{
trace("Preloader: Added to stage.");
removeEventListener(Event.ADDED_TO_STAGE, onAddedToStage);
stage.scaleMode = StageScaleMode.SHOW_ALL;
stage.align = StageAlign.TOP_LEFT;
addEventListener(Event.ENTER_FRAME, onEnterFrame);
}

private function onEnterFrame(e:Event):void
{
if (_checkForCacheFlag == true)
{
_checkForCacheFlag = false;
if (root.loaderInfo.bytesLoaded >= root.loaderInfo.bytesTotal)
{
trace("Preloader: No need to load, all " + root.loaderInfo.bytesTotal + " bytes are cached.");
finishedLoading();
}
else
beginLoading();
}
else
{
if (root.loaderInfo.bytesLoaded >= root.loaderInfo.bytesTotal)
{
trace("Preloader: Finished loading all " + root.loaderInfo.bytesTotal + " bytes.");
finishedLoading();
}
else
{
var percent:Number = root.loaderInfo.bytesLoaded / root.loaderInfo.bytesTotal;
updateGraphic(percent);
trace("Preloader: " + (percent * 100) + " %");
}
}
}

private function beginLoading():void
{
// Might not be called if cached.
// ------------------------------
trace("Preloader: Beginning loading.")
_preloaderBackground = new Shape()
_preloaderBackground.graphics.beginFill(0x333333)
_preloaderBackground.graphics.lineStyle(2,0x000000)
_preloaderBackground.graphics.drawRect(0,0,200,20)
_preloaderBackground.graphics.endFill()

_preloaderPercent = new Shape()
_preloaderPercent.graphics.beginFill(0xFFFFFFF)
_preloaderPercent.graphics.drawRect(0,0,200,20)
_preloaderPercent.graphics.endFill()

addChild(_preloaderBackground)
addChild(_preloaderPercent)
_preloaderBackground.x = _preloaderBackground.y = 10
_preloaderPercent.x = _preloaderPercent.y = 10
_preloaderPercent.scaleX = 0
}

private function updateGraphic(percent:Number):void
{
// Might not be called if cached.
// ------------------------------
_preloaderPercent.scaleX = percent
}

private function finishedLoading():void
{
var MainClass:Class = getDefinitionByName(MAIN_CLASS_NAME) as Class;

if (MainClass == null)
throw new Error("Preloader: There is no class \"" + MAIN_CLASS_NAME + "\".");

var main:DisplayObject = new MainClass() as DisplayObject;
if (main == null)
throw new Error("Preloader: The class \"" + MAIN_CLASS_NAME + "\" is not a Sprite or MovieClip.");

addChild(main);
dispose();
}
}
}

There are two main components here you need to worry about.

  1. Be sure to change the values in the SWF metadata tag to whatever you want (above the class declaration).
  2. Also be sure to change the value of the constant that holds the name of the document class (again, mine is Main.as):
    private static const MAIN_CLASS_NAME:String = “Main”;

This is the most absolute bare-bones preloader you can have.  It simply uses two rectangle shapes to display a loading bar.  When you need to, you can replace the functionality with graphics or whatever.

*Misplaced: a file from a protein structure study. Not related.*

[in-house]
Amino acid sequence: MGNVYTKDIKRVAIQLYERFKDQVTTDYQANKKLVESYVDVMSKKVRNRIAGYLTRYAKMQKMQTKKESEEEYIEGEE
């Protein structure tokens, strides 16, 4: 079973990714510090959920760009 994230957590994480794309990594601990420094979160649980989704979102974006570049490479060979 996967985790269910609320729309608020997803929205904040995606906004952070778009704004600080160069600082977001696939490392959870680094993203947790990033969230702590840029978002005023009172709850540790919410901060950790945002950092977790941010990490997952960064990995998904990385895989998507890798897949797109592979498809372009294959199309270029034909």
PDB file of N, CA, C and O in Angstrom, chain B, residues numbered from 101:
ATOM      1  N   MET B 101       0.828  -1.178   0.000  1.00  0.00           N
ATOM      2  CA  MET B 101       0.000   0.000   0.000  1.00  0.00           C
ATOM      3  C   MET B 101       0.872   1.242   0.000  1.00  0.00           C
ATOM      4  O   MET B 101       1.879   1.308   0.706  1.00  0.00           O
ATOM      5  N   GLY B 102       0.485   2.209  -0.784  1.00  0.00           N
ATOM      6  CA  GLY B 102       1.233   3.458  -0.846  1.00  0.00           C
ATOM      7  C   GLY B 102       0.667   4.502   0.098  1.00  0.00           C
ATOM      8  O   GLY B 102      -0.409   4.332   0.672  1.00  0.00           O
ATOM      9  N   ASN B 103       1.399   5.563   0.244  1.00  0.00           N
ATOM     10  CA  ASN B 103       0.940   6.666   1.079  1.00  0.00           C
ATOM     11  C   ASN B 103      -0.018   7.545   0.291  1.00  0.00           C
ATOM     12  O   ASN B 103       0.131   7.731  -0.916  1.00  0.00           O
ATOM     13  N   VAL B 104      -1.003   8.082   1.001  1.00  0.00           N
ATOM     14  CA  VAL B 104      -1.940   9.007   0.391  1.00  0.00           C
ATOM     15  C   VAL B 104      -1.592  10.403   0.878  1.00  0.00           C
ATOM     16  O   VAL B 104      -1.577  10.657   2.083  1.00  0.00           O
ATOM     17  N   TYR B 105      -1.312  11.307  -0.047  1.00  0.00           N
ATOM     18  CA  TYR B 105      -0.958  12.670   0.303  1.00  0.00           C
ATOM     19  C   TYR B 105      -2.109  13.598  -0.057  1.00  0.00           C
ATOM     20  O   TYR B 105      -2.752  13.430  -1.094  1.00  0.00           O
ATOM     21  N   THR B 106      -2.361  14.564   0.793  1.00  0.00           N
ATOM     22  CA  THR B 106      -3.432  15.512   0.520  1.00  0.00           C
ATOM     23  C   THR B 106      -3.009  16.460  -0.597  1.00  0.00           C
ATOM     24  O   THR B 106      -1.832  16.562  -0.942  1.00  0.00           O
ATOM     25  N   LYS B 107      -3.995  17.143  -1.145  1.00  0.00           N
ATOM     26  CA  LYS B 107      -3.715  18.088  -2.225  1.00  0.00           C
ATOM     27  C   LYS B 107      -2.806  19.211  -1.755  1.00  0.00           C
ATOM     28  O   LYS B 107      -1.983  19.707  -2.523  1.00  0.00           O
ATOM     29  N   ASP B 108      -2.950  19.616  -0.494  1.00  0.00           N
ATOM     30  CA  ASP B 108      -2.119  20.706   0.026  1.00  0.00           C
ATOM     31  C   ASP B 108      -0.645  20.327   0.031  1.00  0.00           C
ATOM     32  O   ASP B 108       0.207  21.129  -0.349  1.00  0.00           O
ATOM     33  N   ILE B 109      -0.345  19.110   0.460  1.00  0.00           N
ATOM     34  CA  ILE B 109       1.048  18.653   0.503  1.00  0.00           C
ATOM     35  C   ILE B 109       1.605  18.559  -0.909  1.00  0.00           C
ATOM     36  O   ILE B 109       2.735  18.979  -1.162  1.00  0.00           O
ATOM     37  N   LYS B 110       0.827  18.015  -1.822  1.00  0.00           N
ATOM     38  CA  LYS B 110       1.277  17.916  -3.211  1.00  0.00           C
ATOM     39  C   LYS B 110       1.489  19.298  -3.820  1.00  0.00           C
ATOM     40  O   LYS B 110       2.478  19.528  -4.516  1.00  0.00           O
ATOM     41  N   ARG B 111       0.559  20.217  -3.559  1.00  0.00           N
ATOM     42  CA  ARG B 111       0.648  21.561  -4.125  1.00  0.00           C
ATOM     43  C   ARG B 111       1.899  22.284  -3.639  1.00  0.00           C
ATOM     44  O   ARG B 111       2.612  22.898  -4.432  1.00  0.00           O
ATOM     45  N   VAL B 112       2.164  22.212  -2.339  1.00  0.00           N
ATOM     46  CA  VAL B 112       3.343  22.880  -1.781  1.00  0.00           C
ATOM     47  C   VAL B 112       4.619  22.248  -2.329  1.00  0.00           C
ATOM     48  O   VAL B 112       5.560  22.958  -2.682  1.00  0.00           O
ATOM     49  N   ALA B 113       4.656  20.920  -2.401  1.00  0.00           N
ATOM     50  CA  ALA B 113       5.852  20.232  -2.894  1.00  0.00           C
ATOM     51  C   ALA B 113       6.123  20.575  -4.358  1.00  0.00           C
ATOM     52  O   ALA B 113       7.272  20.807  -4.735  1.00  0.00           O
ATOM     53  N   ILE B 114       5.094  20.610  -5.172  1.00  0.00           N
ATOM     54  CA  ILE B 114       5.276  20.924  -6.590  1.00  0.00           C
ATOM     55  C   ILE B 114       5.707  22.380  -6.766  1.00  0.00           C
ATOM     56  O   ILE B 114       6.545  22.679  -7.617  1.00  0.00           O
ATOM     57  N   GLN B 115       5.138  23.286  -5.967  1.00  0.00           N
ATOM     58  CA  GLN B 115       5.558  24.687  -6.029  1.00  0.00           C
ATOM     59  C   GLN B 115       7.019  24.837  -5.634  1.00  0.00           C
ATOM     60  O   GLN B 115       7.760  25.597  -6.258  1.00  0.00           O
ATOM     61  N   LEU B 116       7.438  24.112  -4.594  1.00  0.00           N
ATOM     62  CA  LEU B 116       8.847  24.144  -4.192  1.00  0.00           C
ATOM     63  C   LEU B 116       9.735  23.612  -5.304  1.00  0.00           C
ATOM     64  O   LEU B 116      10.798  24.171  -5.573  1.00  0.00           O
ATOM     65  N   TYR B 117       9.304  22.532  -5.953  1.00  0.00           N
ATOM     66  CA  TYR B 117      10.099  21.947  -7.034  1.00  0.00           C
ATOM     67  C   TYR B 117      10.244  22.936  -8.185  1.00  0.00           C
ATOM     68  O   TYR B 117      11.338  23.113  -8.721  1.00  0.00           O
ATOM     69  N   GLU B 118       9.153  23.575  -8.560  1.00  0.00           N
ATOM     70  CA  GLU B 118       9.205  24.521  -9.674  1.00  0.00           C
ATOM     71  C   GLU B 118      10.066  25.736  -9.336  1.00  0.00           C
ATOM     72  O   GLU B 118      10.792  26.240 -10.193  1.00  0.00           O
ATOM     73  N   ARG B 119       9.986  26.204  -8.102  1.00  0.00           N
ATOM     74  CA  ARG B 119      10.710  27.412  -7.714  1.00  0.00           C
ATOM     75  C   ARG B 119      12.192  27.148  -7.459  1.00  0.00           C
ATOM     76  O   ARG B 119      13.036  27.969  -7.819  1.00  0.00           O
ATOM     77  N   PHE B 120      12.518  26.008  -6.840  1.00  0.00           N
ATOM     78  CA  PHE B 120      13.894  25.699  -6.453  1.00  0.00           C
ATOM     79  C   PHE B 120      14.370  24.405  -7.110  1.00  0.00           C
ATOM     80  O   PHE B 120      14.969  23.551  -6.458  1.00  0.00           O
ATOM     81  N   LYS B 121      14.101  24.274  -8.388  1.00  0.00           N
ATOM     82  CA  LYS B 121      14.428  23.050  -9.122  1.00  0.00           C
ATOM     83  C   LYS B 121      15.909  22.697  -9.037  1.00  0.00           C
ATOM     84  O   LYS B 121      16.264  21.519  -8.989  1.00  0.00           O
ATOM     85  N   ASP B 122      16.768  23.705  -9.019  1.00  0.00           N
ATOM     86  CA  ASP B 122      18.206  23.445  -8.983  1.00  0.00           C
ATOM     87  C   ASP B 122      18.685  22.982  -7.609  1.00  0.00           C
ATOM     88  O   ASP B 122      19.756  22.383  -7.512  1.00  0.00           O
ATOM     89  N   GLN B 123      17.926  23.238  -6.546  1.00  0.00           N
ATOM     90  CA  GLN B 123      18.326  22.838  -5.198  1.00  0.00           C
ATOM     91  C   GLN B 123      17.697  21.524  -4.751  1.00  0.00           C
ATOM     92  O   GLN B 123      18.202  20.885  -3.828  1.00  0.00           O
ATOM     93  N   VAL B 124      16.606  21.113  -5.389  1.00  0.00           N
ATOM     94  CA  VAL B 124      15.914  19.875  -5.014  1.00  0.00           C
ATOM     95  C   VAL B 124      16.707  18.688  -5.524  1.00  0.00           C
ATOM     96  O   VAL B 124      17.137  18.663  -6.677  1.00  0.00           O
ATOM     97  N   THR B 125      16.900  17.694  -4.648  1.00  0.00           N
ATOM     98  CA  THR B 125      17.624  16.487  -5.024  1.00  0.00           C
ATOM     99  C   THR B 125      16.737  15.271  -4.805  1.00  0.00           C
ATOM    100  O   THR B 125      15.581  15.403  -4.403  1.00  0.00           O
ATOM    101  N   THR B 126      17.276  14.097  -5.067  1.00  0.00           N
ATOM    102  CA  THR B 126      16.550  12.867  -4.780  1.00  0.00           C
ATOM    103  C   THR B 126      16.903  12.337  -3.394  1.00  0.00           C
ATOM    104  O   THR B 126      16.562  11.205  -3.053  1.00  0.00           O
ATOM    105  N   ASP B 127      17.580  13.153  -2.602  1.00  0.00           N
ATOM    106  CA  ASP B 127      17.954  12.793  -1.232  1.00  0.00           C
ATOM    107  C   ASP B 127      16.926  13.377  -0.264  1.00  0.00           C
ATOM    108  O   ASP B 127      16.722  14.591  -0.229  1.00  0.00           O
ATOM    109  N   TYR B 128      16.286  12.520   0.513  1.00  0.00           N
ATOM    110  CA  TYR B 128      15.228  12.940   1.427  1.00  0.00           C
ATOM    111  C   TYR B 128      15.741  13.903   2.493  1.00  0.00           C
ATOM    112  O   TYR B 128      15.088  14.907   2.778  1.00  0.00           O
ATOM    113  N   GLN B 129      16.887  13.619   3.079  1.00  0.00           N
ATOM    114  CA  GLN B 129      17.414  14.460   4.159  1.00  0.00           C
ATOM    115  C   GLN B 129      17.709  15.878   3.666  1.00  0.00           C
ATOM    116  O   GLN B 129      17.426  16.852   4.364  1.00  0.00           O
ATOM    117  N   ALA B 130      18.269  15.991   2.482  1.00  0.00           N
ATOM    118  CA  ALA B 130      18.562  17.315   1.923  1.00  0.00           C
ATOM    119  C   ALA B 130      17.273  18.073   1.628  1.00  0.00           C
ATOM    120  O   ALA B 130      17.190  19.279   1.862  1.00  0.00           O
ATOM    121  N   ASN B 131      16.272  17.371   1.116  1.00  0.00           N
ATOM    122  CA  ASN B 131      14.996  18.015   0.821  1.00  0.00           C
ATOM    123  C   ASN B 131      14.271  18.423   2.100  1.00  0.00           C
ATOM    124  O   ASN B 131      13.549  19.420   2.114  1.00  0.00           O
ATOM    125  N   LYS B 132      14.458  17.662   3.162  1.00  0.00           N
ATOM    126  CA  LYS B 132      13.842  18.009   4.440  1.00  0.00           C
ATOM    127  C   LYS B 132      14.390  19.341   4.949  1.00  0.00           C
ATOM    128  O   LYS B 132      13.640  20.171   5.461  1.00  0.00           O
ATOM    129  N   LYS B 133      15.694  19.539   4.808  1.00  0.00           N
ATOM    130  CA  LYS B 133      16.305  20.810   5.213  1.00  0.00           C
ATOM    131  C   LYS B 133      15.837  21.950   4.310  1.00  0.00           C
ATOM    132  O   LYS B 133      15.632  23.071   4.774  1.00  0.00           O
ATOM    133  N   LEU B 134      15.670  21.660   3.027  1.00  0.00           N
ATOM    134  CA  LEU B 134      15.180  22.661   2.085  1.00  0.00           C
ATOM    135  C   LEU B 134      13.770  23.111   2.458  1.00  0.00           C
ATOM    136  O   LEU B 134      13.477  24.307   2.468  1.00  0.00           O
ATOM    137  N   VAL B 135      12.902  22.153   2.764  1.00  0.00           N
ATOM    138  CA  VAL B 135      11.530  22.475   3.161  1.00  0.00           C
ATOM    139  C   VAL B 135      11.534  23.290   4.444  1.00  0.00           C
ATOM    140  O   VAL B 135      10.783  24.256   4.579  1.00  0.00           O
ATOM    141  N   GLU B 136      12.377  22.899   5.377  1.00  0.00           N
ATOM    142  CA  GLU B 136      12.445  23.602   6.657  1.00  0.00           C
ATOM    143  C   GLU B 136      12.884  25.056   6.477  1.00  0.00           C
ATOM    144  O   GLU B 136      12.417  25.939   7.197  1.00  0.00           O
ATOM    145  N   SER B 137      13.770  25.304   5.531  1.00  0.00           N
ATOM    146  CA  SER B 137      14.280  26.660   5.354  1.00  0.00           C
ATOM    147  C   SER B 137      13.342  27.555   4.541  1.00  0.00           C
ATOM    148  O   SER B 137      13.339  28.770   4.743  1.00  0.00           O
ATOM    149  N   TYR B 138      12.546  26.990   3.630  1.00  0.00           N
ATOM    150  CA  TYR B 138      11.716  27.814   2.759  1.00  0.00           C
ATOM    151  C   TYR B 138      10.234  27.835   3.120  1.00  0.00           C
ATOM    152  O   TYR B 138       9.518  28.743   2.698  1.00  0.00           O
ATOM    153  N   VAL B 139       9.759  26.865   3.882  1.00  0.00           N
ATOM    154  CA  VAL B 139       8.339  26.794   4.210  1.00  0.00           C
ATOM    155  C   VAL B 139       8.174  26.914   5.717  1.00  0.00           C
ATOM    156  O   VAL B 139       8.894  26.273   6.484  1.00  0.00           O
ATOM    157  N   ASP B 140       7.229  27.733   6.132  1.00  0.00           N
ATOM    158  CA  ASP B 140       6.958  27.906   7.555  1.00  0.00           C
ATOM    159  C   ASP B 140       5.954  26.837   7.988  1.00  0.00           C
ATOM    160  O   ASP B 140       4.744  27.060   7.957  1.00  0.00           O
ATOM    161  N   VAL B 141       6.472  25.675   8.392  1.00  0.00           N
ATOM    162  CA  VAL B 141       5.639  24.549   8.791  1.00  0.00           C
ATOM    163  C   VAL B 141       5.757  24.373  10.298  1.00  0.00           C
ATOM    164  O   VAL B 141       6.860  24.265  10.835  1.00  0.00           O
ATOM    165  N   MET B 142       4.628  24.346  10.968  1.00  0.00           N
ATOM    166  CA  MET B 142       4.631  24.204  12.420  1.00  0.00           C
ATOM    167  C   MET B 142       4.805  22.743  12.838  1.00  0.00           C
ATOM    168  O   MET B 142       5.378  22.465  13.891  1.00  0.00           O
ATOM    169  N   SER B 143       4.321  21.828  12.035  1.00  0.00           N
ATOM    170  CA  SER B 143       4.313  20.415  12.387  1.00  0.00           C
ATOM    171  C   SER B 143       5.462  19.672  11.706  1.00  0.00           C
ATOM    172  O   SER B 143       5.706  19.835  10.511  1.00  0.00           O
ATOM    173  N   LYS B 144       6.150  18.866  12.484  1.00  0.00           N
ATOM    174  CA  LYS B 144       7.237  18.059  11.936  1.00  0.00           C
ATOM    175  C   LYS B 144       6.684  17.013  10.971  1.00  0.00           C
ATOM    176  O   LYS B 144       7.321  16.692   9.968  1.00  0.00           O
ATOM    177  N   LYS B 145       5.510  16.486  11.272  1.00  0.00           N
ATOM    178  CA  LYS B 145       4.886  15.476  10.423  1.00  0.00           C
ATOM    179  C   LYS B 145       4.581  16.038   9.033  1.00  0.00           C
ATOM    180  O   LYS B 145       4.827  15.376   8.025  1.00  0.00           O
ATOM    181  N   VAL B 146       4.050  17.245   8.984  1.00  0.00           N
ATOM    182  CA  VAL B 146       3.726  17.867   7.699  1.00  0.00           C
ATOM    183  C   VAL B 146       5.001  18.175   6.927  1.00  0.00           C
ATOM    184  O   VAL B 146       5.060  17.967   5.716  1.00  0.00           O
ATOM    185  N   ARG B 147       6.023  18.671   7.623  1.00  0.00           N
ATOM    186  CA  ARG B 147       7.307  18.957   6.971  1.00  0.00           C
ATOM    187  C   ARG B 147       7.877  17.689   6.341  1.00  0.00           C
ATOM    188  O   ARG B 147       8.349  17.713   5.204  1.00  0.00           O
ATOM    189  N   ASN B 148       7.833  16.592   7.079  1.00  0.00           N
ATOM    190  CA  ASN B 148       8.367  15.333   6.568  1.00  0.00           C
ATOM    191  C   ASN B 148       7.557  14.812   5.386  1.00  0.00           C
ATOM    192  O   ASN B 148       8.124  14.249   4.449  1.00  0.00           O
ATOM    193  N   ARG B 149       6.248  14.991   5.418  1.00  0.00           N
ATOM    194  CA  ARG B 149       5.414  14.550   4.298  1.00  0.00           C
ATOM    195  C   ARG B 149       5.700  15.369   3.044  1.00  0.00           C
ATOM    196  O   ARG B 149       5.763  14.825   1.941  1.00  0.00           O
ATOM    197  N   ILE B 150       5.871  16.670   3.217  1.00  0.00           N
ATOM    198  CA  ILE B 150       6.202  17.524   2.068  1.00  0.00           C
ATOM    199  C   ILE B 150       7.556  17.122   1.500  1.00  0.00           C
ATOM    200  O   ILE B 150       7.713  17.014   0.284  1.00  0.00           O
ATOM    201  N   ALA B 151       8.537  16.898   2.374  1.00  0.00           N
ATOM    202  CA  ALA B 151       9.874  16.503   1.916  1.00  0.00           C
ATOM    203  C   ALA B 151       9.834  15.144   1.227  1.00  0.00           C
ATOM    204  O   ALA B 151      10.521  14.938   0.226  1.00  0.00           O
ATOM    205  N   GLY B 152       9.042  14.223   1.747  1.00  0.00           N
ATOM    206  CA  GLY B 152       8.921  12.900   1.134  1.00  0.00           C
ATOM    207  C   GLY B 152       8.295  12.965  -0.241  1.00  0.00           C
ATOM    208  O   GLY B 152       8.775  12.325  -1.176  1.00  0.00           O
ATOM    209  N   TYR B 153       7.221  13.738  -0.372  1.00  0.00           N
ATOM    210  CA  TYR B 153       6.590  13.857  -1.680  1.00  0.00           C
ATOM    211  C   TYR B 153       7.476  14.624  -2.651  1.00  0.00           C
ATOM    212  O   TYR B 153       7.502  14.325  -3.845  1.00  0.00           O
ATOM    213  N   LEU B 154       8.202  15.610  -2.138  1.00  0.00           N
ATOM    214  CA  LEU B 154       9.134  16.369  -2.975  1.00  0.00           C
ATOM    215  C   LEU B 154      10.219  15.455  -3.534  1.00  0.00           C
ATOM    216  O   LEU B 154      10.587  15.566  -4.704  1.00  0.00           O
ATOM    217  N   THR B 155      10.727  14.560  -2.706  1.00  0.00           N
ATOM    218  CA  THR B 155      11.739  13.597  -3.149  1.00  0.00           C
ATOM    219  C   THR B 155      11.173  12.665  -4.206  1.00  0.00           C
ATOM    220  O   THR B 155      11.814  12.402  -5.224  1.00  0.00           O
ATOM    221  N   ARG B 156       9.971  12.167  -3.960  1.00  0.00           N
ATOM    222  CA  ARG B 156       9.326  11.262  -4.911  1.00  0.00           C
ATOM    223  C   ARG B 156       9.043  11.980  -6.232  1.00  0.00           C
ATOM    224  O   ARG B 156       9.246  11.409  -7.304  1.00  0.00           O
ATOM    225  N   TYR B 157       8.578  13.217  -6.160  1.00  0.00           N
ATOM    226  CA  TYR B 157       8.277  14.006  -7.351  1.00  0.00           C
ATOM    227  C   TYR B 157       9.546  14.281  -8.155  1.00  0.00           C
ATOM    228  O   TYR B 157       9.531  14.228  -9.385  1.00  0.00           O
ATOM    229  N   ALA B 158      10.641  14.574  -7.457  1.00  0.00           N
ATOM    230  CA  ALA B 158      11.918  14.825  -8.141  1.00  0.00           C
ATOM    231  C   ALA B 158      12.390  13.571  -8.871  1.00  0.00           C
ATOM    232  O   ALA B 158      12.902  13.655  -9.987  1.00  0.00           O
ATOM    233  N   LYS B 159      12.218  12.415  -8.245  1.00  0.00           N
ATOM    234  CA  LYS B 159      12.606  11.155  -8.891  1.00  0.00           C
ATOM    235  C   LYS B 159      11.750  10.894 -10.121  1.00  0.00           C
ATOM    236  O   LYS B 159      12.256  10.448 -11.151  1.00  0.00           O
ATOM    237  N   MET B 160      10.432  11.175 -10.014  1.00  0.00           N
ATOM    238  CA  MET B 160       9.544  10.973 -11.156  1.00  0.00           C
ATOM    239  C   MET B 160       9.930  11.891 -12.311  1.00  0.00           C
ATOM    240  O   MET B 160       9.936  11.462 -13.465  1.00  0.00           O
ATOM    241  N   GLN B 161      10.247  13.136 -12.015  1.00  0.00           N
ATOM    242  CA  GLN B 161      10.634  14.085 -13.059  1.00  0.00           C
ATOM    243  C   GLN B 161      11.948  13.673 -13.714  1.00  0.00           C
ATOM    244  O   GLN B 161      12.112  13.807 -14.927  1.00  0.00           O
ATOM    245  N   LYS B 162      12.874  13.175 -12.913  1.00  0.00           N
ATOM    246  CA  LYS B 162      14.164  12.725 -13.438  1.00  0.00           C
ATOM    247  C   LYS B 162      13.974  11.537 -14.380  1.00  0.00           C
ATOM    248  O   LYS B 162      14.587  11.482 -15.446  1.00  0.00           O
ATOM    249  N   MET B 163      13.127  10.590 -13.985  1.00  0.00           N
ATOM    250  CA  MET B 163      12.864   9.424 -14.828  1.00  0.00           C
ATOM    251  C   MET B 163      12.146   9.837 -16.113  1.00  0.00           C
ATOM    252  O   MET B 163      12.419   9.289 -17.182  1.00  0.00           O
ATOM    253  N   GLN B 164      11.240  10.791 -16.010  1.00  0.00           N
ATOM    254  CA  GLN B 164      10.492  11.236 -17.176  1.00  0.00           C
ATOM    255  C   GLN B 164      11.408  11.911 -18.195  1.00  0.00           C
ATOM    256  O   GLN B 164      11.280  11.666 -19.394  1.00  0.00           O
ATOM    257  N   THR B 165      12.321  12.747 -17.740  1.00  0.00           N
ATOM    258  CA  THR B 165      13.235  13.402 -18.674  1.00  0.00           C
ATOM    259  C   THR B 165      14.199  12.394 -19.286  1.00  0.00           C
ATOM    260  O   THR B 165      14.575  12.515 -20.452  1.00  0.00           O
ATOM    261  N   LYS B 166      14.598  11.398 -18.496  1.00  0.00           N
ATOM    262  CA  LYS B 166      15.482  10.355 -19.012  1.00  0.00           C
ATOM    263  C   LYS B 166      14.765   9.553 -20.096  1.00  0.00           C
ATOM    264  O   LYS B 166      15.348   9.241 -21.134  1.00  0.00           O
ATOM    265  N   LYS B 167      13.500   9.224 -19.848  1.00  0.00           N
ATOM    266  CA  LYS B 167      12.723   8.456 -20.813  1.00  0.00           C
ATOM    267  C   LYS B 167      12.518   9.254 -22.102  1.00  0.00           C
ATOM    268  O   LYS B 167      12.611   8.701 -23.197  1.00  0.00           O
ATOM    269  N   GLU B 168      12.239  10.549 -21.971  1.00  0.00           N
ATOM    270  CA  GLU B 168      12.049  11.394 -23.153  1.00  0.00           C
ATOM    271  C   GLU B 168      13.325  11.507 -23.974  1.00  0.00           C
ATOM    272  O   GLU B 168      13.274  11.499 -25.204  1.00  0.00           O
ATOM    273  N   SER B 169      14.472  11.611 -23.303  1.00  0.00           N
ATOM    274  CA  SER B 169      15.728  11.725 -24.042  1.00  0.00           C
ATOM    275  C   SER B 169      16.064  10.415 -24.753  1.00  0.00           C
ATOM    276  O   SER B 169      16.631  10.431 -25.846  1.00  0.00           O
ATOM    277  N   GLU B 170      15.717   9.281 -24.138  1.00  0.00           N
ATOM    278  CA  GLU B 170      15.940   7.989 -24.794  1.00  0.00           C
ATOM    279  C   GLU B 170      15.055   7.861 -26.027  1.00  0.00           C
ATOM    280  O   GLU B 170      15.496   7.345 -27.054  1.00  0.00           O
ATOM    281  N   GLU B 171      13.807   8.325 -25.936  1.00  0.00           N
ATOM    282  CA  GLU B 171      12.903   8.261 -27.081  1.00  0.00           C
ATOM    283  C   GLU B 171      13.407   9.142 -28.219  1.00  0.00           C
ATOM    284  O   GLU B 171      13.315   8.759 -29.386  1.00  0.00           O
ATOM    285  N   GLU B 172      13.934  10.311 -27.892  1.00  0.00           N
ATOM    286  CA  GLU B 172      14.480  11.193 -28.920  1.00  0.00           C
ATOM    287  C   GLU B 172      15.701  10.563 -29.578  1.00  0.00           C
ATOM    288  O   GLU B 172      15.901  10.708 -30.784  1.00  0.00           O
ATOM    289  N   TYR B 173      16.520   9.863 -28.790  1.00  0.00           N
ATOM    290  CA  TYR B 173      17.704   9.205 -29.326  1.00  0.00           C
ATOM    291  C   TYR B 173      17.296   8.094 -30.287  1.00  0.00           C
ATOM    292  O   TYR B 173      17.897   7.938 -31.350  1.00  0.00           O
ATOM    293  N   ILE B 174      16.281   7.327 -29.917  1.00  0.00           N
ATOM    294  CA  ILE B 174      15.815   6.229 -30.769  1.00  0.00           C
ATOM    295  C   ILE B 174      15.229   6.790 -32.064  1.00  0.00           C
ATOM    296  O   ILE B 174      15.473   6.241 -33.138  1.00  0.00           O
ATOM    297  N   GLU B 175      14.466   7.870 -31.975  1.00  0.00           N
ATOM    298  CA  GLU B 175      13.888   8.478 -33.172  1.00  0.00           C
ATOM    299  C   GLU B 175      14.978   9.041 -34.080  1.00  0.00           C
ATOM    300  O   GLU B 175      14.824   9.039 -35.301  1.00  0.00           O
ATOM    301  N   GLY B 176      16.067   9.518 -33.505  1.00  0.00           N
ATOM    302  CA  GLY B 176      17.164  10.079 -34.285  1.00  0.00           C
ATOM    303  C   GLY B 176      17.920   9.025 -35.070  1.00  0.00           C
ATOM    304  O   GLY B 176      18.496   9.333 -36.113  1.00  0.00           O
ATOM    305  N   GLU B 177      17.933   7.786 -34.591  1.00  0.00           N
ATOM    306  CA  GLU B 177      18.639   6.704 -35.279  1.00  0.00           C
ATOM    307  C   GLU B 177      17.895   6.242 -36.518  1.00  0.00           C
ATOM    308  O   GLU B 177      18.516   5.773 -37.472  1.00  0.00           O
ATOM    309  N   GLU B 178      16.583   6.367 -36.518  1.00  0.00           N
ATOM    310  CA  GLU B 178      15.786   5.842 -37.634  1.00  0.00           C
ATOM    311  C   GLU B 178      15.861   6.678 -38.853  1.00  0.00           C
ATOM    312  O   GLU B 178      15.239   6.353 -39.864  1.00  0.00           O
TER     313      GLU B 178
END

Step 3 – Main.as (or whatever your document class is)

There is nothing special about Main.as.  This is simply the “starting point” for your game.  It doesn’t matter what’s in the actual .as file, just as long as the file exists right now.

Step 4 – Default Application

  1. Flash Builder 4.7 PreloaderRight-click on Preloader.as in the Package Explorer window and select Set as Default Application.
  2. In the Package Explorer window, Preloader.as should now have an icon with a small blue circle and Main.as should not.
    (Also, very important. Preloader.as should also have a green triangle on it’s icon while Main.as should not.  If Main.as does have this triangle, read below section, “Having Problems?.”  The image to the right shows a green triangle on both icons – this is bad.)

Step 5 – Profit!

That’s it, you’re done.  The main change here (at least from the method I’ve become accustomed to) is the lack of the [Frame(factoryClass = “Preloader”)] tag typically utilized.

Having Problems?

Depending on when you’re adding a preloader to your project, you may have to do one more thing.  I learned this the hard way after things would only work once, then on the next build it’d be all messed up again.

You only need to worry about this if there is a green triangle on the icon next to Main.as in the Package Explorer window.

  1. Right-click on your project and select Properties.
  2. Select ActionScript Applications on the left.
  3. In the list on the right, select Main.as and click Remove.  All that should be left in the list is Preloader.as (default).
  4. Now select Run/Debug Settings on the left.
  5. In the list on the right, select Main and click Delete.  All that should be left in the list is Preloader.
  6. Click OK.  All done!

From what I’ve seen, there hasn’t been a clear-cut answer to this preloader issue posted anywhere for FB 4.7 yet, so that’s why I wrote this up.

I originally didn’t know the “old” method of creating preloaders was deprecated until FB 4.7 kept throwing a ReferenceError: Error #1065: Variable Main is not defined error as soon as I attempted to build my project.  Big thanks to the topic on the Adobe forums here that led me to this solution.